Is being single, especially for those over 40, a cause for celebration? Disappointment? Alarm? Relief?
In this weekend’s Washington Post Magazine, Ellen McCarthy explores the lives of women and men who have yet to find “The One.” Indeed, what “being single” means, socially and culturally, is changing: According to data from Pew Research Center and the U.S. Census Bureau, there are 96.6 million single Americans. Just 51 percent of the adult population is married, compared with 72 percent in 1960. And a recent Pew/Time Magazine survey found that 39 percent of people think marriage is becoming obsolete.
For the past week, we’ve been asking people to fill out an online survey to tell us more about the single life: the advantages, disadvantages, assumptions, stigmas and rationales. More than a thousand responses came flooding in; here, a round-up of the results.
Our survey was by no means scientific, but it helps to know from whom these responses are coming. The average age of our survey participants was 46.2 years old. Women made up 82 percent of the respondents; men, 18 percent. About 35 percent said their annual income was under $50,000; 41 percent were making between $50,000 and $100,000; and 23 percent bring in more than $100,000 a year.
Why do you think you have never been married?
We asked this question two ways: First, we offered 19 multiple-choice options. The top five selected from that list:
• I’ve had loving relationships, but never found the right partner for marriage
• I value my independence
• I choose the wrong partners
• I prioritized my career
• The potential partners I meet are not up to my standards
We also let people answer the question in their own words:
“I keep thinking I was standing in the wrong line. That I should have thought more carefully about where to attend college. The person I was looking for married someone else or just never crossed paths with me. Now that I am in my early 50’s I don’t know what I would do if I met her tomorrow.”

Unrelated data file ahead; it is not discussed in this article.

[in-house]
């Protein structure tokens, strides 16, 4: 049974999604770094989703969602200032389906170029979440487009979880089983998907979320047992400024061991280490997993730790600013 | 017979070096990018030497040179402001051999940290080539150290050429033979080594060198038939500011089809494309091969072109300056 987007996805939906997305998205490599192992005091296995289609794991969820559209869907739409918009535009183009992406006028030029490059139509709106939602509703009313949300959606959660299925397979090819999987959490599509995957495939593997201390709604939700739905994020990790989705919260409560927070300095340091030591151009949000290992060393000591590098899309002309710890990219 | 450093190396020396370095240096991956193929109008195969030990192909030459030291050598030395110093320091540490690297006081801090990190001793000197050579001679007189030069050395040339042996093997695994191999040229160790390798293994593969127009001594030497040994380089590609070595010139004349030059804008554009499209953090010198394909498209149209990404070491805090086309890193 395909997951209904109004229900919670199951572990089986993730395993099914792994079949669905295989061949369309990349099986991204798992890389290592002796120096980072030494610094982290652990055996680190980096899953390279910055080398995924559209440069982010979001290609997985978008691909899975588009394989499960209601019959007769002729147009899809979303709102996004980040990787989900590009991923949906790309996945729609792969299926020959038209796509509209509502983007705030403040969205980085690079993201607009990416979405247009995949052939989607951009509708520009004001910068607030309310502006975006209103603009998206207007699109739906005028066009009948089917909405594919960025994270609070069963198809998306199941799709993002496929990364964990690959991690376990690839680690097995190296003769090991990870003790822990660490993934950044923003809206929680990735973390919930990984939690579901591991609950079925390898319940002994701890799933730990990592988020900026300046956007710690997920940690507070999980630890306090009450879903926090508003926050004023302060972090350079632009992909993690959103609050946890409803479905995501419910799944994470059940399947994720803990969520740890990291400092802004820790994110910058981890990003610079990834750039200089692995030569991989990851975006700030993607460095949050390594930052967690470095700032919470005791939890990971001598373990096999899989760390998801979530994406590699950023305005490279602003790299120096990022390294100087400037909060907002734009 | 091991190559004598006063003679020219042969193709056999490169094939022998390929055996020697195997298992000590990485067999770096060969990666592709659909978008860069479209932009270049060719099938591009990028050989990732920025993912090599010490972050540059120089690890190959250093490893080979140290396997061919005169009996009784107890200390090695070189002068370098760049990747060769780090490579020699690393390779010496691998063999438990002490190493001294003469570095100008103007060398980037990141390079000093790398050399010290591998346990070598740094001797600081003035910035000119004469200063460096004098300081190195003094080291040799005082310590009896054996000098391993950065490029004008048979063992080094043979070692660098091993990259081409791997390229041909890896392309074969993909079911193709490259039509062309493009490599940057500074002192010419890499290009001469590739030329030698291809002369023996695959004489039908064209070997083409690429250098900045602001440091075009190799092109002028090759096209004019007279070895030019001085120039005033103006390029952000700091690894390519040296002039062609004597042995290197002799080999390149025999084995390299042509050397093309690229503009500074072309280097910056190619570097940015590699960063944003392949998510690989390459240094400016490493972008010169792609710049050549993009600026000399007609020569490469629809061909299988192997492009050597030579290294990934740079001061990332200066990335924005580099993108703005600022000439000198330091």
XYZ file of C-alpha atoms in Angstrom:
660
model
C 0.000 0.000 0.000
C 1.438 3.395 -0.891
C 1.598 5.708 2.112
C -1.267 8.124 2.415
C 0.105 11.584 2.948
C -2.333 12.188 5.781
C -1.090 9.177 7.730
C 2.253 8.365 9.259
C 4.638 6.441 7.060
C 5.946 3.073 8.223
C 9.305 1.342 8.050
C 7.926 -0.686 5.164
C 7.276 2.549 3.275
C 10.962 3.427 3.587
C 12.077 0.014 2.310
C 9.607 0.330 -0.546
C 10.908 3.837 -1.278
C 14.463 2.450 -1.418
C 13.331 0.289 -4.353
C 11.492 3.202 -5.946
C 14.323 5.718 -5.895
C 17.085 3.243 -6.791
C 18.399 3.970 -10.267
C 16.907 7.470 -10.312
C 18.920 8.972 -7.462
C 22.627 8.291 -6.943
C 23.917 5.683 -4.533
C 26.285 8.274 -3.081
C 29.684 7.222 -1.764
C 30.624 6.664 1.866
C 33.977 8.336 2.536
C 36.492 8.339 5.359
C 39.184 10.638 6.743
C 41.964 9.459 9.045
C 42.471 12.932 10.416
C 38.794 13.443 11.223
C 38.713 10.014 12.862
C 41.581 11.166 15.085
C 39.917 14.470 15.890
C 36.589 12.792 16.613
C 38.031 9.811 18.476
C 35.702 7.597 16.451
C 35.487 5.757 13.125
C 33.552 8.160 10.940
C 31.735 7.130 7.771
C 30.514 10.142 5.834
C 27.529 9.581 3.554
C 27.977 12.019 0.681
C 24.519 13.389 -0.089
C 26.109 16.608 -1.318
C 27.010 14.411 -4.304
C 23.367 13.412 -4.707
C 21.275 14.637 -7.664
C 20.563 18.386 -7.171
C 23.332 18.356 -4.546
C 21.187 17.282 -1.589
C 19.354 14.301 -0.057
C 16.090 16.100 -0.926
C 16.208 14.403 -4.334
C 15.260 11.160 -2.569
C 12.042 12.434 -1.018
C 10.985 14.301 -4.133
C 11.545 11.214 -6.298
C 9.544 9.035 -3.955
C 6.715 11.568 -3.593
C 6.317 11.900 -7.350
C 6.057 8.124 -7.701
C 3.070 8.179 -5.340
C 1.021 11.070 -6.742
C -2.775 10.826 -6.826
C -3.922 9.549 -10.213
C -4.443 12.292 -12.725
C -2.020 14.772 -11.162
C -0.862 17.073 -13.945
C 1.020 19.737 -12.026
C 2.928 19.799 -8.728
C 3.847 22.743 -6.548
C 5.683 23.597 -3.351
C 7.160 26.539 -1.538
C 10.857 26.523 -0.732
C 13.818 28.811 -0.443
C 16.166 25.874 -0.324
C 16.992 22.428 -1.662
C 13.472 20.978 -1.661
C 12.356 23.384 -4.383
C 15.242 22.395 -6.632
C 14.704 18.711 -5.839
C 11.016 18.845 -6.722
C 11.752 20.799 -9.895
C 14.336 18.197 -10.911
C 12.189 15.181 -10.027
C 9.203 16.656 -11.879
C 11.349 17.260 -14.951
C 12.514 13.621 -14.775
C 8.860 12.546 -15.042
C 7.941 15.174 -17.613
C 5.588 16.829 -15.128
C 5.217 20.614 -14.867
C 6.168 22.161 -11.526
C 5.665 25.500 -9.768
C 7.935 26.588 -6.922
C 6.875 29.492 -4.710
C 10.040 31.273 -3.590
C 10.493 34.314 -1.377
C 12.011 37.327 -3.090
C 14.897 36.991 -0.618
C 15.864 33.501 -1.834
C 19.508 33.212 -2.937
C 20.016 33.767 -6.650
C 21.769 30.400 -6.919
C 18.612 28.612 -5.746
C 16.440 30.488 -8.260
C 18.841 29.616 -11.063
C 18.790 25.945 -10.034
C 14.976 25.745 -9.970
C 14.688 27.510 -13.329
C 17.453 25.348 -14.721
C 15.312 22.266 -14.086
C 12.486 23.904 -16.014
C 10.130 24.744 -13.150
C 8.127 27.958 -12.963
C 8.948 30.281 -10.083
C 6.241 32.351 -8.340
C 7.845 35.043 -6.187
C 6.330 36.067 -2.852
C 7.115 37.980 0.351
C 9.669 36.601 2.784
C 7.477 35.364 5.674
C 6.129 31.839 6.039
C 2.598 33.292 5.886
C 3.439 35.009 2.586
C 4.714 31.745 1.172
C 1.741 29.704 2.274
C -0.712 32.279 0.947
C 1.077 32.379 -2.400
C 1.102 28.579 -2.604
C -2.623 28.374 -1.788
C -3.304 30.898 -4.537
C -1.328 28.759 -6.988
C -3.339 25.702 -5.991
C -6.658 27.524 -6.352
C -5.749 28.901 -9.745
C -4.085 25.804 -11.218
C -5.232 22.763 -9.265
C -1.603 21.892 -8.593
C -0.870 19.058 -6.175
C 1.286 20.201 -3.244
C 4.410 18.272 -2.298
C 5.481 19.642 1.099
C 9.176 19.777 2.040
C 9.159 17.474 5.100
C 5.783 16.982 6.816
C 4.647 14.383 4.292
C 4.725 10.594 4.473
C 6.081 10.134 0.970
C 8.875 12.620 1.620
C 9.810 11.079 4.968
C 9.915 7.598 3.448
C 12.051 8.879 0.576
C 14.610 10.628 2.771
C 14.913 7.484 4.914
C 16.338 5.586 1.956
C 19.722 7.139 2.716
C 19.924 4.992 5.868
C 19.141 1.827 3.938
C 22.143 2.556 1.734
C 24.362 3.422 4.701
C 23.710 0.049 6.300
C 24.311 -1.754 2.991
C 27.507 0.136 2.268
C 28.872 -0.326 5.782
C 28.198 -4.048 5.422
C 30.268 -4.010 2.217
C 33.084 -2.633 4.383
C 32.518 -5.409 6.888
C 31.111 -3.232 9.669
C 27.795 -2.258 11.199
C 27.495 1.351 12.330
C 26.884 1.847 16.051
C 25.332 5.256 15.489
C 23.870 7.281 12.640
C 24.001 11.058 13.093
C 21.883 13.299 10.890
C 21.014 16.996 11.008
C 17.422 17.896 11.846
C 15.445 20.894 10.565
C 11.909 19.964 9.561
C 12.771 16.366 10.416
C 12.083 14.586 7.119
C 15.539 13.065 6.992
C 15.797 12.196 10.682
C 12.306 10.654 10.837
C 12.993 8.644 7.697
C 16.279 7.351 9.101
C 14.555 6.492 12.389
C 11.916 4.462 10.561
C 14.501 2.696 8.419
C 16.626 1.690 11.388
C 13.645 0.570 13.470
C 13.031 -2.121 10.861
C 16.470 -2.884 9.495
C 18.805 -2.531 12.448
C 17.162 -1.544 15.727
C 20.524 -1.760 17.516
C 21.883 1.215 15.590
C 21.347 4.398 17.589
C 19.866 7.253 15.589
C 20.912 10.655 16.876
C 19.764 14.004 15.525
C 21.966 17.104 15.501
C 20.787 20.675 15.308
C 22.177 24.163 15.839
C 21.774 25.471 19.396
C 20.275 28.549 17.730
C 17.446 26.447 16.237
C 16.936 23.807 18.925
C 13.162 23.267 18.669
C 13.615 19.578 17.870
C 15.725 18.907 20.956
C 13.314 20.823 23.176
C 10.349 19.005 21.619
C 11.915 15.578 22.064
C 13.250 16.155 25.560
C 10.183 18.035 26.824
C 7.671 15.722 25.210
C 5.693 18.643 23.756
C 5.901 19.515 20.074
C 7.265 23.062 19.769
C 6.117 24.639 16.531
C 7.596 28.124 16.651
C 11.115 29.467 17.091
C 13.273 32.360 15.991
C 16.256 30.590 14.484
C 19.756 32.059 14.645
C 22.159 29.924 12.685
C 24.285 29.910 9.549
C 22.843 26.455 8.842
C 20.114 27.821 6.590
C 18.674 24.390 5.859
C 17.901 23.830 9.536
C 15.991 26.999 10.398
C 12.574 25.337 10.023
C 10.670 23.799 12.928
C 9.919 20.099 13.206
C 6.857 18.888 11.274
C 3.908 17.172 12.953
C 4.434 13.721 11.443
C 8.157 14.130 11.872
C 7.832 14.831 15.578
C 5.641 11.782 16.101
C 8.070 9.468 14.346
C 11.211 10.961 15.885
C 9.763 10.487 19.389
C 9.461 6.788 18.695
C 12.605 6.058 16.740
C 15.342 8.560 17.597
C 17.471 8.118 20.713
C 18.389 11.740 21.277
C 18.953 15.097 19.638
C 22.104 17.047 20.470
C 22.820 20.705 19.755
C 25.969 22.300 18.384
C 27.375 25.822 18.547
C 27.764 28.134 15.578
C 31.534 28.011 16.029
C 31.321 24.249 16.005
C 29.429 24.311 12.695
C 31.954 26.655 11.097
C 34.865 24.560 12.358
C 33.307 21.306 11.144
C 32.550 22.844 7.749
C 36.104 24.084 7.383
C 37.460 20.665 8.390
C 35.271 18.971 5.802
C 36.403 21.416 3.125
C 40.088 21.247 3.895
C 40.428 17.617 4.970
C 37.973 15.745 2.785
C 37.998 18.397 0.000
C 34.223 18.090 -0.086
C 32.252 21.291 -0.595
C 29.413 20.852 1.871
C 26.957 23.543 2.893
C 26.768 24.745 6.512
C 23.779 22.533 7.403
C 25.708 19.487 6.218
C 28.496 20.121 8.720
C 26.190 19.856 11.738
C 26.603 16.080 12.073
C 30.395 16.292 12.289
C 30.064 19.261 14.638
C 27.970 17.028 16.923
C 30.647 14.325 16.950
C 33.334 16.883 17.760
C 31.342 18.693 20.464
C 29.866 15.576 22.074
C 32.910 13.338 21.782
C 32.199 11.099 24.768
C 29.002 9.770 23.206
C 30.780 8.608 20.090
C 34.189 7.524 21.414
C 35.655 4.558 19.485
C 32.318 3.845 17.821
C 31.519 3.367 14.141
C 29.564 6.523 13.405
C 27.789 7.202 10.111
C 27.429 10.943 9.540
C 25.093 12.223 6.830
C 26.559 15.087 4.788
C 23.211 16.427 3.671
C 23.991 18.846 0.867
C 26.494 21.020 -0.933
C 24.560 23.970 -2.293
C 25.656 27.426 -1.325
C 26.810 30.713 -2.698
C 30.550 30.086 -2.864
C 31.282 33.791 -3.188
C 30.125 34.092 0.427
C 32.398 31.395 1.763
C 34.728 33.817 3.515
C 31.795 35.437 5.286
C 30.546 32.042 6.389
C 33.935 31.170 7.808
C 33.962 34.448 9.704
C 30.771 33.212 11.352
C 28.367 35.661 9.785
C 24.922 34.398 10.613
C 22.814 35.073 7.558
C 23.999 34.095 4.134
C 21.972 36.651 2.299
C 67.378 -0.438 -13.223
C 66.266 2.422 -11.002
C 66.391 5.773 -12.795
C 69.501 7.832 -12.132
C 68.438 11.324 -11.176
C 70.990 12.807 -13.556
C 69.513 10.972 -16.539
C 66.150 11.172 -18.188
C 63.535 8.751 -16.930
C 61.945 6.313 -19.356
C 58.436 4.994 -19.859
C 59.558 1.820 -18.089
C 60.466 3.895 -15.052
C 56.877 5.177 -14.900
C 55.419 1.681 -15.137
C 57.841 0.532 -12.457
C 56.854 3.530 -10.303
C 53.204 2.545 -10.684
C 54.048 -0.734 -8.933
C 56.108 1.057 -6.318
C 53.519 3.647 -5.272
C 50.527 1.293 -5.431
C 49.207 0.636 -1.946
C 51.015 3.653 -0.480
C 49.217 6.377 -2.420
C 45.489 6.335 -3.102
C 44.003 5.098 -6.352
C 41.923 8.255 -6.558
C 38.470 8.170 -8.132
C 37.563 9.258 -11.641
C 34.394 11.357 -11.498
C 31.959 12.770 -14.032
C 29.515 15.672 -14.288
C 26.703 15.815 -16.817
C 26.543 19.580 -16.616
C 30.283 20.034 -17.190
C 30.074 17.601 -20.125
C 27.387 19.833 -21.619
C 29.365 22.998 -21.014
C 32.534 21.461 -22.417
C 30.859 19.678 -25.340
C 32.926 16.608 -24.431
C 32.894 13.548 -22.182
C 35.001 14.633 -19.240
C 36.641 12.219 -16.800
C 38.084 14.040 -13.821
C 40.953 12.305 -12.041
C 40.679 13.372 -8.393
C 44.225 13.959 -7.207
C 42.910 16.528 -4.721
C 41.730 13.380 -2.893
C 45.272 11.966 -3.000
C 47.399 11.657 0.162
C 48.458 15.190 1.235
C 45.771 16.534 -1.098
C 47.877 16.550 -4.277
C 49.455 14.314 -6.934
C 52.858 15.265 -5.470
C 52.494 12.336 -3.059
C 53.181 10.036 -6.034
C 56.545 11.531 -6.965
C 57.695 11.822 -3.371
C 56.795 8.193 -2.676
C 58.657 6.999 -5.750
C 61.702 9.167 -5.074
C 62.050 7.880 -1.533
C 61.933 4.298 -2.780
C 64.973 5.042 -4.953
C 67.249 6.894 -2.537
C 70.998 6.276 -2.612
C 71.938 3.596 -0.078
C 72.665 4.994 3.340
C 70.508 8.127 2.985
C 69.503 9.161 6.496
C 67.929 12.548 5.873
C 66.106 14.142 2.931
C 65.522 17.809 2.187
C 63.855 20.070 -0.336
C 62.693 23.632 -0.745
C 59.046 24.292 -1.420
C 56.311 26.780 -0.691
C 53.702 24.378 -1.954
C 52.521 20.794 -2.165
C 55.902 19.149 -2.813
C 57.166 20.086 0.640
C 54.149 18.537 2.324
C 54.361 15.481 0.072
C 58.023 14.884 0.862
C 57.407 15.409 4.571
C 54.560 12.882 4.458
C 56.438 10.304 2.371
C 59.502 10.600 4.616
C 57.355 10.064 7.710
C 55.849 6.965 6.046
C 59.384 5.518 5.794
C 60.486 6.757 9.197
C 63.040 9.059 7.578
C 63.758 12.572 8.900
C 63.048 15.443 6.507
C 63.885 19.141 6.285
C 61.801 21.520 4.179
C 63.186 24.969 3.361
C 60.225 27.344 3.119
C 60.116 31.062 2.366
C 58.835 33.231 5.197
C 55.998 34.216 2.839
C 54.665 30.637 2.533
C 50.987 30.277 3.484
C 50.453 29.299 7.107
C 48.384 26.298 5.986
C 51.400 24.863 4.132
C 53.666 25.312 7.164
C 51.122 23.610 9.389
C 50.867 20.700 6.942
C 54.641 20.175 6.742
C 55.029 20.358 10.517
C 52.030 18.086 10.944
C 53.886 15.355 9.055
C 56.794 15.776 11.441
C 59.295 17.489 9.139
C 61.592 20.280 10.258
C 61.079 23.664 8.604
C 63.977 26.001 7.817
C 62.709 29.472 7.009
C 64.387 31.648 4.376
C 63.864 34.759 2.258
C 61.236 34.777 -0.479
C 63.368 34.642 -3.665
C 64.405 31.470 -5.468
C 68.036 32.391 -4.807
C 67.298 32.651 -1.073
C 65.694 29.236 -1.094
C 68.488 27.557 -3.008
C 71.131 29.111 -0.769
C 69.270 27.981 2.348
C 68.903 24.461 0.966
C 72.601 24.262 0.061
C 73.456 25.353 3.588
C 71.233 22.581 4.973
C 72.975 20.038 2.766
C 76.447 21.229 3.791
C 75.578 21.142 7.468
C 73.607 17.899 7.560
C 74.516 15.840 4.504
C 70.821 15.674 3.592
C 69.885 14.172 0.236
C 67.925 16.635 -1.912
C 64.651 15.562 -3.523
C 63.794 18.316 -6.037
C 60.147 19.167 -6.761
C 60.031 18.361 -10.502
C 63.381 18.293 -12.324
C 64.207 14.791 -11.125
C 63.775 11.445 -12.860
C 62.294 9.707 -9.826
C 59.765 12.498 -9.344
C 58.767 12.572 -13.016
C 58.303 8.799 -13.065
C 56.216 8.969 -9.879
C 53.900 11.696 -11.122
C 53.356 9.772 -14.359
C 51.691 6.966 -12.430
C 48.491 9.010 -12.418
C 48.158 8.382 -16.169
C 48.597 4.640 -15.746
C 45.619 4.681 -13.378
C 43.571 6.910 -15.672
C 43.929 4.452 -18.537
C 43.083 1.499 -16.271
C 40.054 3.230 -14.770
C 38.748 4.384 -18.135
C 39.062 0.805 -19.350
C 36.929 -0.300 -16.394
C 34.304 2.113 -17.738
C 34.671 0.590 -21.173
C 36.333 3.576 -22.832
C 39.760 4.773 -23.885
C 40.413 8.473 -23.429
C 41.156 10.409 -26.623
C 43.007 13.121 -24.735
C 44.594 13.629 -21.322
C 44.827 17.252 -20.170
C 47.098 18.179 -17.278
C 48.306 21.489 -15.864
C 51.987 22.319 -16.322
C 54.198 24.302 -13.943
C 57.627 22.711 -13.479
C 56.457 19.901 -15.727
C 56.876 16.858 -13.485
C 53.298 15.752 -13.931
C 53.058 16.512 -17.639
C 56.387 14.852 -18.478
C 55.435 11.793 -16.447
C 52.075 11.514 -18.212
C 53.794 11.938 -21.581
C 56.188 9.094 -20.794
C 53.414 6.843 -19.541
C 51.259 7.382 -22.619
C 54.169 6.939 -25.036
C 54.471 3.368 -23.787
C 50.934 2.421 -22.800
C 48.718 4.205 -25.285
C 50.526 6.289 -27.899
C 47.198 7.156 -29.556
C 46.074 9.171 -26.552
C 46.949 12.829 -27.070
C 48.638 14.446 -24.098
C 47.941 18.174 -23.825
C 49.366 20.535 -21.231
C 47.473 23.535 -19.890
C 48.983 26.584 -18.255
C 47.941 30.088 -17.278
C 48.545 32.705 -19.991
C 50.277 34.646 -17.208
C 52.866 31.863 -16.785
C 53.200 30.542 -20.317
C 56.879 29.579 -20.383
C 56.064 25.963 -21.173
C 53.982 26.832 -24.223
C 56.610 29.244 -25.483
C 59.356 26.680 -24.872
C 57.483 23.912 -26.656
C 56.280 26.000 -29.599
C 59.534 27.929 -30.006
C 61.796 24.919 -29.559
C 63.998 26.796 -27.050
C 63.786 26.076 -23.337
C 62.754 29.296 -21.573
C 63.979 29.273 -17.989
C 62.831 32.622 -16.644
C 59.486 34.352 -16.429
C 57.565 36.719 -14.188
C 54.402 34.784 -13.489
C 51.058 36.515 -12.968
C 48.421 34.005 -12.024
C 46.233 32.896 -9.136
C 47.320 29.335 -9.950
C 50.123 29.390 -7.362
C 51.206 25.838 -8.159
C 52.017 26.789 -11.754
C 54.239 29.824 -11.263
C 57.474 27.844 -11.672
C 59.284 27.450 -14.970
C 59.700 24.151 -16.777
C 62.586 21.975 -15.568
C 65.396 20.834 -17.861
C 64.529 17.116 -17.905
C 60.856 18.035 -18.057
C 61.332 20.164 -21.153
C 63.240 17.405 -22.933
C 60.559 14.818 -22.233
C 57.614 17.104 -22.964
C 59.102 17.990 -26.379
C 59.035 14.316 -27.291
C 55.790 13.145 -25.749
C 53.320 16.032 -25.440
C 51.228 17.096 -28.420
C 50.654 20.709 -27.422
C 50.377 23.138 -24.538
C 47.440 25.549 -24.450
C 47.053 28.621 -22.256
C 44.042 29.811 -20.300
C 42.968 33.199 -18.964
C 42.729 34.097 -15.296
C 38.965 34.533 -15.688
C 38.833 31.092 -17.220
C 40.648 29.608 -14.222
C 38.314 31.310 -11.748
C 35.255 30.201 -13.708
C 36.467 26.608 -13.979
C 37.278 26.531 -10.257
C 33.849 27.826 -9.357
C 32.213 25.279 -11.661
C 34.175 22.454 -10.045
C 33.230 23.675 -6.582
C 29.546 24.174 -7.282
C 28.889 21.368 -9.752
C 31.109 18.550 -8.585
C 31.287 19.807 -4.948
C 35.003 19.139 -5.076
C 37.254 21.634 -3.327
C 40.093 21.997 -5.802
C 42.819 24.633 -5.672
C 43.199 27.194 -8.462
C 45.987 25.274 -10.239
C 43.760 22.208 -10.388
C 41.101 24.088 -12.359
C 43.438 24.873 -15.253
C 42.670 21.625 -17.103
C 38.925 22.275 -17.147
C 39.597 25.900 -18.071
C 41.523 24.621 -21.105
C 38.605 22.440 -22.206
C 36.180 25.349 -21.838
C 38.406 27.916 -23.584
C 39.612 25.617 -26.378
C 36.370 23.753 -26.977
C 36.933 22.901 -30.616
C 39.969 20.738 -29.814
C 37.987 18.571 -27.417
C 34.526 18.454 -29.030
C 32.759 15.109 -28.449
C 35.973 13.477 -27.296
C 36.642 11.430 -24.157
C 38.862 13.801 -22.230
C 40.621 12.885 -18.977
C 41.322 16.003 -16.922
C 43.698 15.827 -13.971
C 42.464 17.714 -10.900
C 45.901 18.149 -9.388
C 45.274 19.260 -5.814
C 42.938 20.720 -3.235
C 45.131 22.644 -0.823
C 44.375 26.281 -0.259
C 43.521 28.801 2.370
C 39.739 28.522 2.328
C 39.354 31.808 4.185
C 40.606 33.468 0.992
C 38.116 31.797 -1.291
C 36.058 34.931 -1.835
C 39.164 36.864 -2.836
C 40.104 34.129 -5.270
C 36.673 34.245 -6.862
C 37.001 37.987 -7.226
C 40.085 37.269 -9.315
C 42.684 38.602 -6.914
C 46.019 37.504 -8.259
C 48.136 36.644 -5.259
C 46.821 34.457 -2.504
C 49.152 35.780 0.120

— Steve, age 52
“There is a lid for every pot, but some of us are crepe pans. I think there just isn’t anyone who would be a good partner for me. Either that, or I just have incredibly bad luck and he’s out there, but I have never run into him, no matter what I’ve tried.”
— Anne Marie, age 50
“Was too busy having fun adventures and didn’t really think about it. Then one day I woke up, looked around, and realized most of the rest of the world seemed to be married with kids. My mom used to say to my sister, brother, and myself, ‘Never get married. Never have kids.’ I don’t know why she said that, but none of the three of us have ever been married and we do not have kids. Maybe I was brainwashed?!”
“It was never that important to me. For most of my life, I have been able to attract more female sexual partners that I need. I do not like to negotiate or compromise on personal matters.”
— Joe, age 55
“There are a lot of things in life you can’t plan for in any meaningful way. Finding a partner, falling in love — I may *want* those things but I can’t make them happen. They either happen or they don’t. In my case, life kept on happening — college, grad school, work and travel abroad, pregnancy, single parenting, back to grad school for a new career, etc. Somehow, getting married just didn’t happen.”
— Susan, age 48
“I think once I decided (at about 21) that I didn’t want children, that took the pressure off. I wouldn’t want kids without a partner, but deciding that made me focus on my career and on caring for what I wanted first.”
— Anna, age 57
“I think I was too immature my first 30 years. Even now I’m not sure I am mature enough. I think I, and the two or three women who might have had me, are fortunate that we never tied the knot.”
— Earl, age 63
“I haven’t come across the right person. Timing has not been favorable. As an African-American woman the pickings are slimmer and men of our race have many choices.”
— Keisha, age 40
“I am a larger woman. While I think I’m fabulous and attractive, it’s clear that the majority of single men disagree. My dating pool has always been severely limited because of this. So, when I have met potential partners, who are already few and far between, they’ve been severely flawed. Any woman has to kiss a lot of frogs to find a prince, and the number of available frogs for me is very small. I figure I’m due to find that prince around the time I turn 90.”
— Lori, age 43
“I’m not a big risk taker and I believe you need to take that ‘leap of faith’ in really opening up to someone. I tend to hold back a bit and get nervous when I meet someone fabulous ... which doesn’t happen very often.”